The central Government appointed a commission of educationists to study the physical education prevailing in the country and recommend changes. Mr. Kuruvila Jacob was one of the members of that commission. I was asked to appear before the commission with my thoughts. Instead I suggested that the commission travel to the Nilgiris to meet some of the headmasters and see for themselves the enthusiasm and public support for games and sports in the remote hill station. They did come to Coonoor and Ooty. Greg Memorial Sports, which was the early name for the Interschool athletic meet was a great crowd pleaser in the district. When the commission members arrived, the finals of the interschool football tournament took place in their presence. The traditional rivalry between St. Antony’s High School, Coonoor, and Municipal High School, Ooty was famous. The game took place in the racecourse grounds in Ooty and thousands of people had gathered from both the towns to encourage their teams. St. Antony’s won by one single, solitary goal. The commission, in its recommendations, suggested such sports and tournaments at the state level. Mr. Kuruvila Jacob and I were in the committee to promote State wide meets.
In 1962 I took up the principalship of St. Gabriel’s High School, Kazipet, Andhra. Coincidentally K. Jacob had retired from MCCHS after serving there for 31 years and took over the stewardship of Hyderabad Public School. This elite institution had fallen on hard times and Kuruvila Jacob was asked to bring it back to its pristine glory. He had a free hand to do anything. I visited him in Hyderabad several times. One day I got a call from him. He asked for a personal favour. Apparently, Divakar, one of my teachers, had applied for a job in The Public School. Kuruvila Jacob needed new teachers and Divakar was an excellent physics teacher. Would I release him from the terms of his contract with St. Gabriel’s. I was hesitant. I had other teachers who could replace Divakar. So, our friendship trumped my reluctance. When the education department of Andhra and private schools in the State had disputes, I persuaded the private managements to seek the advice of Kuruvila Jacob.
After I came to Canada in 1967, I knew that Kurivila Jacob had done yeoman service in Hyderabad, brought back the prestige of The Public School. From there he went to Bombay where he had been given the task of running Cathedral School. I was sure he would do equally well in Bombay too.
It was a chance remembrance about Kuruvila Jacob that prompted me to google his name, and, lo and behold, I saw all about him in a website. After a distinguished career in education, he retired to be with his grandchildren in Vellore. Kuruvila Jacob died in 1991.
Mr. Kuruvila Jacob was a towering personality, literally and figuratively. He was affable, approachable, faithful in friendship and imaginative. He was an educator without an equal. I remain indebted to him for his personal friendship and example.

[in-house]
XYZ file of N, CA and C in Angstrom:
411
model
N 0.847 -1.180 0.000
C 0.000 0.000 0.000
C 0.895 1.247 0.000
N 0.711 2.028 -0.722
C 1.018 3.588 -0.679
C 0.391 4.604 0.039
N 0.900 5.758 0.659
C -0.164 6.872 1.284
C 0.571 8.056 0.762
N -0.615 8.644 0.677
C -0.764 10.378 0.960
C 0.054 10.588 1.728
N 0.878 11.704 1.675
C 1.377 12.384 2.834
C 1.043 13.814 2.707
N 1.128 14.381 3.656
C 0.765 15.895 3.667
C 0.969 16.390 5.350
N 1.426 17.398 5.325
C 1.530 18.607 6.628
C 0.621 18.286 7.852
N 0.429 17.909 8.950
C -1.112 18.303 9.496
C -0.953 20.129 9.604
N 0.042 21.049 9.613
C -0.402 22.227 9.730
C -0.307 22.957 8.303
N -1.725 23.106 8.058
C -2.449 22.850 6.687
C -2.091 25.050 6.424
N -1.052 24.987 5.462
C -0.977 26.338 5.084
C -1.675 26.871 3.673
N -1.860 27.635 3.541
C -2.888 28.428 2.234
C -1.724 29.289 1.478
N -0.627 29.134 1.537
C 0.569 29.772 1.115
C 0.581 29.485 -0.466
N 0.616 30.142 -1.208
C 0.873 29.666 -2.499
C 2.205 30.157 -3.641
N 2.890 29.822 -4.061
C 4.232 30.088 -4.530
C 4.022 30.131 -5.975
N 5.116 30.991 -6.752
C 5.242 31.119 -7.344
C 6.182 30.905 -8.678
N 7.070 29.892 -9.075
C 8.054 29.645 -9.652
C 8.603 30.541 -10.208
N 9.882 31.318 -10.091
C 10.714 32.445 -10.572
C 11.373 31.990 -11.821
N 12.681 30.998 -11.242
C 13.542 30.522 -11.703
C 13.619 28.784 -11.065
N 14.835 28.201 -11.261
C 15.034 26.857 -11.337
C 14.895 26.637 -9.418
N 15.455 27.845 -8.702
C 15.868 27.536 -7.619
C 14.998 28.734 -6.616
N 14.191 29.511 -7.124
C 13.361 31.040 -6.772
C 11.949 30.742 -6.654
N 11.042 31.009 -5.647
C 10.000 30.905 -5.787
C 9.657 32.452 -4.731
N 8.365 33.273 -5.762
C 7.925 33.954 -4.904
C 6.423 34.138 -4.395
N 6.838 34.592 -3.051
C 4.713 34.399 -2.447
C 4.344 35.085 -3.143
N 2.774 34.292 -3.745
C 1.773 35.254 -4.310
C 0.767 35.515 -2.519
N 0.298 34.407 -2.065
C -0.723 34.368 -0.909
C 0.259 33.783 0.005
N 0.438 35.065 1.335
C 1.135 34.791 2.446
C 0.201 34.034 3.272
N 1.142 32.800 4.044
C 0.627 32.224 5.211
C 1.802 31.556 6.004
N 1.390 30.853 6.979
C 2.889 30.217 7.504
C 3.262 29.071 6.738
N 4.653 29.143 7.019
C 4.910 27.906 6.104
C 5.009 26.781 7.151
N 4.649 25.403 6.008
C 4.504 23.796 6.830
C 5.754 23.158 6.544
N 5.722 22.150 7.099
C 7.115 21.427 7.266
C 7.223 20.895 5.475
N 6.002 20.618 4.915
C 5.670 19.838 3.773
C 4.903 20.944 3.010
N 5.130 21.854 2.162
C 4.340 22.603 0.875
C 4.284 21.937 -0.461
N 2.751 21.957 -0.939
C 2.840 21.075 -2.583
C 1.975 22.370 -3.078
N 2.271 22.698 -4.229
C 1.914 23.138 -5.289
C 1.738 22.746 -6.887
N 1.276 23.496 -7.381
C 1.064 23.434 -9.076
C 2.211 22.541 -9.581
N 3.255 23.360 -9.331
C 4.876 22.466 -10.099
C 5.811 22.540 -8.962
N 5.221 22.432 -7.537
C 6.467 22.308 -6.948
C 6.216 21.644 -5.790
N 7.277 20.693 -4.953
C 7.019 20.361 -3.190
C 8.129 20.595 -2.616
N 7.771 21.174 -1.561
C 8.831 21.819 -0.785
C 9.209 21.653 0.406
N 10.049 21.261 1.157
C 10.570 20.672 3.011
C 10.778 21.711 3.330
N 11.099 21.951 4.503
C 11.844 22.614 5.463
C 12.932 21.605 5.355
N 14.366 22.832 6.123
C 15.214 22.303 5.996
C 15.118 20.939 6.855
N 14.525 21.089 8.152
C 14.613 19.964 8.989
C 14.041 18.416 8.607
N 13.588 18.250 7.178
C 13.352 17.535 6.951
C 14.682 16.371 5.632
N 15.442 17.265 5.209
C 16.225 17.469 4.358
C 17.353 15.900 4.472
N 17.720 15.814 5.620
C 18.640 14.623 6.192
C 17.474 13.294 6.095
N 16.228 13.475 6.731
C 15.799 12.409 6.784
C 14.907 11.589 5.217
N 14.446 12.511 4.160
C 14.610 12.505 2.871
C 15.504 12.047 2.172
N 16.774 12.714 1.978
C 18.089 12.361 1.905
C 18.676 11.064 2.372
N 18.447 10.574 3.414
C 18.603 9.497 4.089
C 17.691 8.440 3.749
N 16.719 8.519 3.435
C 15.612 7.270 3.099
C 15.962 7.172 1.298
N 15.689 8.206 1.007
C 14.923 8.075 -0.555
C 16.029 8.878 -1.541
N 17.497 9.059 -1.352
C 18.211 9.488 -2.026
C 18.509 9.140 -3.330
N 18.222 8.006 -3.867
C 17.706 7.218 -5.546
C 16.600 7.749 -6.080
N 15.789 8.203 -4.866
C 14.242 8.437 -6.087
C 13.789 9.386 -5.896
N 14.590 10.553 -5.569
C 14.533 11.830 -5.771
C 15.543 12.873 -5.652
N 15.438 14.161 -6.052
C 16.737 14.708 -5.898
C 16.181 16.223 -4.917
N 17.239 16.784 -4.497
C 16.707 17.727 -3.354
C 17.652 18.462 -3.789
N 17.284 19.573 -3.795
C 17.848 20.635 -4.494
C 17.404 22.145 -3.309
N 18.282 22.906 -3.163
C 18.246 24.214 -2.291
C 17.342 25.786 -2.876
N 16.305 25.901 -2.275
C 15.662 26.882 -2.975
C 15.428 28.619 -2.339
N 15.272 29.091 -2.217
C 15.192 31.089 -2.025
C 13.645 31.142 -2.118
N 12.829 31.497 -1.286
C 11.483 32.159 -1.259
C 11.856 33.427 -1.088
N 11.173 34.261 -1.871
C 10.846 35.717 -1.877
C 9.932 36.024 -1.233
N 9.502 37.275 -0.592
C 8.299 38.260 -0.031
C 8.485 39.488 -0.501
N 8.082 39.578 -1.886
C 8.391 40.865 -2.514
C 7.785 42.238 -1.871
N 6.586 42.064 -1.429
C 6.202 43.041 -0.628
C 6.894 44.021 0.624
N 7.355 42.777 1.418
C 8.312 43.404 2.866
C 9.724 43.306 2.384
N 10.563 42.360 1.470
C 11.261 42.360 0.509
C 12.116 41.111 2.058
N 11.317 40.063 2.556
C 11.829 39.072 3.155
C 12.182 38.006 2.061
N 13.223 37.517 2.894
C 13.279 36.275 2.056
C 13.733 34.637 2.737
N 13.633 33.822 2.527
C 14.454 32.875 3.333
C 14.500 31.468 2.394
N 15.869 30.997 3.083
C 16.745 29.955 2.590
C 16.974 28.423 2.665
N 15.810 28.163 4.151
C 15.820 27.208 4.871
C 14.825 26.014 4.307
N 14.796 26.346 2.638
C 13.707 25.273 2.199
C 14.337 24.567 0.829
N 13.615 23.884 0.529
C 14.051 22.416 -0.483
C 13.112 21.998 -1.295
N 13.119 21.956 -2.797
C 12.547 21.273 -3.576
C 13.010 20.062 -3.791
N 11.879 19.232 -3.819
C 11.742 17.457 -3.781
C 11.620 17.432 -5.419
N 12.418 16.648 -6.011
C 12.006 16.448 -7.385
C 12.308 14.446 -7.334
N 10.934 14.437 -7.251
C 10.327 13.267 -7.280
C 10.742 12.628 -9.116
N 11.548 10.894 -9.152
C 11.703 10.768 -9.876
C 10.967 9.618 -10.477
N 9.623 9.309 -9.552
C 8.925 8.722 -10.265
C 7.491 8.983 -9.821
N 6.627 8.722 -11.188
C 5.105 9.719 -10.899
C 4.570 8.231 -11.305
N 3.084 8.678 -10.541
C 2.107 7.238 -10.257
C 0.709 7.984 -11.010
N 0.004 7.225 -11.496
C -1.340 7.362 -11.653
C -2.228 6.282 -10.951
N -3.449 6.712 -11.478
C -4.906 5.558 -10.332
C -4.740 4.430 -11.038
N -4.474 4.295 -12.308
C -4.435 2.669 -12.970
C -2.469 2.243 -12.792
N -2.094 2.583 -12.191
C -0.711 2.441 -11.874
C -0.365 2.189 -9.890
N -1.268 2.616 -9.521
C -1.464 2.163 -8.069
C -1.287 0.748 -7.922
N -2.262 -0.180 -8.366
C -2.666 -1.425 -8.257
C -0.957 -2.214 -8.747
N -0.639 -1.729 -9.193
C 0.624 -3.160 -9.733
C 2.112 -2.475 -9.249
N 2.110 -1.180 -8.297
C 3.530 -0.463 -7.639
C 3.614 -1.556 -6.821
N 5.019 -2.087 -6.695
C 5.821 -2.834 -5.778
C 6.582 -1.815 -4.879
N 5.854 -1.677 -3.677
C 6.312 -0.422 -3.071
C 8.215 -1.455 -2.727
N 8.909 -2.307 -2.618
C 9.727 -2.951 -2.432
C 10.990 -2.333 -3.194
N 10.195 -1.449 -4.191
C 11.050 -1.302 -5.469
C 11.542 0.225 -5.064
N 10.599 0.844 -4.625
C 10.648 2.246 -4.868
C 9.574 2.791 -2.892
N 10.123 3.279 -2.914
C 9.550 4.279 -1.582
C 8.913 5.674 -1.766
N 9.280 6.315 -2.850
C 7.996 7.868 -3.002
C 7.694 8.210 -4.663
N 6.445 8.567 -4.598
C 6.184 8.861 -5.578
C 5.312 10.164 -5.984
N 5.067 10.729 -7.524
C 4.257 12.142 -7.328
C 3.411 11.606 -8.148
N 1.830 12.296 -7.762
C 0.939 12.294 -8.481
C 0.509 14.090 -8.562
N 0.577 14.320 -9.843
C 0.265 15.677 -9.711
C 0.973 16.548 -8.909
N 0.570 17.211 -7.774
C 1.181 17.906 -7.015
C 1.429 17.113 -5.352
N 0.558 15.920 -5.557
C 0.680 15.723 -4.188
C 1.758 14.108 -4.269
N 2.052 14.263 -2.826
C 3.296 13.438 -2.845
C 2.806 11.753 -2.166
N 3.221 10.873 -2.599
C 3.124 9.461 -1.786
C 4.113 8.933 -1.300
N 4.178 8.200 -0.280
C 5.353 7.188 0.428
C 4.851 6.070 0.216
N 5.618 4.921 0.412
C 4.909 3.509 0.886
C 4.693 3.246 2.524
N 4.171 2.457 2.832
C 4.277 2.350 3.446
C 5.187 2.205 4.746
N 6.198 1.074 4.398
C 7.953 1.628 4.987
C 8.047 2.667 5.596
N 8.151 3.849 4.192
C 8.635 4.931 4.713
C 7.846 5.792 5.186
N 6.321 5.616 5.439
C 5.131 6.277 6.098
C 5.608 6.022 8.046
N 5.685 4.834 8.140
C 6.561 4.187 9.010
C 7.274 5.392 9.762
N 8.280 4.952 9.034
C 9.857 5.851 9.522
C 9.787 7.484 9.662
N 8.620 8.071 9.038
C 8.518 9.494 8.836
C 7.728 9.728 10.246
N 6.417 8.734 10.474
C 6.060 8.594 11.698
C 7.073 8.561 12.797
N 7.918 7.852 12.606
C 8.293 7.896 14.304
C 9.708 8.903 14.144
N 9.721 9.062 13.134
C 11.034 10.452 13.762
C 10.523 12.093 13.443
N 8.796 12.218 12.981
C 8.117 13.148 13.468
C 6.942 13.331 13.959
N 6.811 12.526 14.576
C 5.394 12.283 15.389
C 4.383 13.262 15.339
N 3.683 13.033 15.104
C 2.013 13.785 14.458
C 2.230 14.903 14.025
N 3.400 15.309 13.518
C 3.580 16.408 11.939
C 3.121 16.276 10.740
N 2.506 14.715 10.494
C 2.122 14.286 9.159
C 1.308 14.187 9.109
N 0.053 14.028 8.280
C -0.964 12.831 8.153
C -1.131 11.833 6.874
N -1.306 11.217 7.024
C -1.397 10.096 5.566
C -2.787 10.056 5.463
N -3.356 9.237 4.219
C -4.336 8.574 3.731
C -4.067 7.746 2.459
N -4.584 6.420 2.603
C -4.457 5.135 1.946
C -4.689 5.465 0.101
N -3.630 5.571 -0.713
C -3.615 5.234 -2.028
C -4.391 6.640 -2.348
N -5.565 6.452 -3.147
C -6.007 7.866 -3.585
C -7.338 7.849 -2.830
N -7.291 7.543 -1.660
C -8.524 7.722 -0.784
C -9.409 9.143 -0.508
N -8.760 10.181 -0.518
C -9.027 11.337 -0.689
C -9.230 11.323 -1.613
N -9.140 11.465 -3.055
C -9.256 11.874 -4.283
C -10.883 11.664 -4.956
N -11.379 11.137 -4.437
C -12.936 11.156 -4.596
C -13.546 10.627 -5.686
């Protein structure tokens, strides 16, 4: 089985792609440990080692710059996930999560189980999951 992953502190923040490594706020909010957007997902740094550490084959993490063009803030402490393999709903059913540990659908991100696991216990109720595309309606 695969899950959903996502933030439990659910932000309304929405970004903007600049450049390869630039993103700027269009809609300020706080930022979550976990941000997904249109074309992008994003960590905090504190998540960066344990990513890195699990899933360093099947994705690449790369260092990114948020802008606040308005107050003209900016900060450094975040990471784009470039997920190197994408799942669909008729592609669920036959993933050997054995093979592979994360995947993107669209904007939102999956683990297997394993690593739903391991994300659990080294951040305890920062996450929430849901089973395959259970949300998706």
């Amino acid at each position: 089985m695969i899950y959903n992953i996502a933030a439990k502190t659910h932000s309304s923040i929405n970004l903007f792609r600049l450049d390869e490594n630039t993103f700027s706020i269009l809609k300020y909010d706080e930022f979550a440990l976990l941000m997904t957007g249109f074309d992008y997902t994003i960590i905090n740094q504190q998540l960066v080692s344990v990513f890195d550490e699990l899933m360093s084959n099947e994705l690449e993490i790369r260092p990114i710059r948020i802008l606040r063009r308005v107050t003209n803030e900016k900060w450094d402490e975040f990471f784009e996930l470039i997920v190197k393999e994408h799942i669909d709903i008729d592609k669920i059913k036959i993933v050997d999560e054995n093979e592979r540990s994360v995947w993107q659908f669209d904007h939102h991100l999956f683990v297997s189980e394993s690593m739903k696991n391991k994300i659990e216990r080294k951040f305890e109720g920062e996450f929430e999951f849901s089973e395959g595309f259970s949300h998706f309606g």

Memories chase you, you chase memories. They are part of life and unforgettable, joyful when you are alone, and you recall the memories and enjoy them.
I was the Headmaster at Jain Primary School, T Nagar then I joined as a Hindi Pandit MCC School, Madras, Headmaster Mr. Kuruvila Jacob persuaded me to join the school and I remain grateful to him for that. I had the distinction of serving three Headmasters in MCCHS-Mr Kuruvila Jacob,Mr. D .S .Mathias and Mr. E. D .Savarirayan. I had wonderful days in MCCHS teaching the pupils of the school. Even today I recall my association with the school and children and enjoy the memories.
There is a saying -the more you travel the more you learn. I used to be a part of every tour conducted by the school and learnt a lot and enriched my knowledge. I have travelled a lot from Kanyakumari to Himalayas.
Our Headmaster Mr. Kuruvila Jacob used to say in staff meetings that we are one family. He was kind and sympathetic and with humanitarian qualities with a helping tendency, always ready to help the needy. One day as he was walking in the corridor he found a Tamil teacher teaching in very feeble voice and on enquiry came to know that the teacher has not eaten food for two days. The provision shop owner stopped supplying him provisions. The Headmaster immediately made arrangements for the payment from his personal funds, the amount to be deducted from the salary by easy instalments.
Another incident-I had to go to General Hospital where Headmaster’s brother was a Doctor. He told his brother to take me in his car and arrange surgery and the cost would be met by the school. He sent me along with Venkataramana Rao to my home and advised my wife not to allow me to go out till I recover and said that I would get my leave salary.